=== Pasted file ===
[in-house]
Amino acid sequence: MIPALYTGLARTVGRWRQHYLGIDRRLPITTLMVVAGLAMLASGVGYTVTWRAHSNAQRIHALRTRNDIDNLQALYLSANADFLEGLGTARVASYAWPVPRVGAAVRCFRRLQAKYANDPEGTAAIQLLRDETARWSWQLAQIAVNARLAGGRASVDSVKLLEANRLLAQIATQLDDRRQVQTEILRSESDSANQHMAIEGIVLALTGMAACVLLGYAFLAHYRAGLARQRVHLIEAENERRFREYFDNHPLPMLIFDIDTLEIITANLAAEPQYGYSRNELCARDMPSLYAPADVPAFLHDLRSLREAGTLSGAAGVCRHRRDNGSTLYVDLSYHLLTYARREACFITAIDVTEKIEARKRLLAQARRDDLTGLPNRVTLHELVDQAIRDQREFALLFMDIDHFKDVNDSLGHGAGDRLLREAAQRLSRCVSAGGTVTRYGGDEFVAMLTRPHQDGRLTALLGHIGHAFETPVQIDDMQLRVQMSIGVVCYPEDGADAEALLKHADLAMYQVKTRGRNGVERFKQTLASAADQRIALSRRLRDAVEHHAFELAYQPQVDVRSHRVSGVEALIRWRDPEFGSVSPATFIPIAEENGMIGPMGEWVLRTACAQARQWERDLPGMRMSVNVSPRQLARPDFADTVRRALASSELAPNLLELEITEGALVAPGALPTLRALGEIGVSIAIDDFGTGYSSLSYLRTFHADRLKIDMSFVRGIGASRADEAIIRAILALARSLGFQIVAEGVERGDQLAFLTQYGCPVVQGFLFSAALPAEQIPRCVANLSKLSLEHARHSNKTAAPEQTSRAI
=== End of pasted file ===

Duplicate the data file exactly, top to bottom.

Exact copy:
[in-house]
Amino acid sequence: MIPALYTGLARTVGRWRQHYLGIDRRLPITTLMVVAGLAMLASGVGYTVTWRAHSNAQRIHALRTRNDIDNLQALYLSANADFLEGLGTARVASYAWPVPRVGAAVRCFRRLQAKYANDPEGTAAIQLLRDETARWSWQLAQIAVNARLAGGRASVDSVKLLEANRLLAQIATQLDDRRQVQTEILRSESDSANQHMAIEGIVLALTGMAACVLLGYAFLAHYRAGLARQRVHLIEAENERRFREYFDNHPLPMLIFDIDTLEIITANLAAEPQYGYSRNELCARDMPSLYAPADVPAFLHDLRSLREAGTLSGAAGVCRHRRDNGSTLYVDLSYHLLTYARREACFITAIDVTEKIEARKRLLAQARRDDLTGLPNRVTLHELVDQAIRDQREFALLFMDIDHFKDVNDSLGHGAGDRLLREAAQRLSRCVSAGGTVTRYGGDEFVAMLTRPHQDGRLTALLGHIGHAFETPVQIDDMQLRVQMSIGVVCYPEDGADAEALLKHADLAMYQVKTRGRNGVERFKQTLASAADQRIALSRRLRDAVEHHAFELAYQPQVDVRSHRVSGVEALIRWRDPEFGSVSPATFIPIAEENGMIGPMGEWVLRTACAQARQWERDLPGMRMSVNVSPRQLARPDFADTVRRALASSELAPNLLELEITEGALVAPGALPTLRALGEIGVSIAIDDFGTGYSSLSYLRTFHADRLKIDMSFVRGIGASRADEAIIRAILALARSLGFQIVAEGVERGDQLAFLTQYGCPVVQGFLFSAALPAEQIPRCVANLSKLSLEHARHSNKTAAPEQTSRAI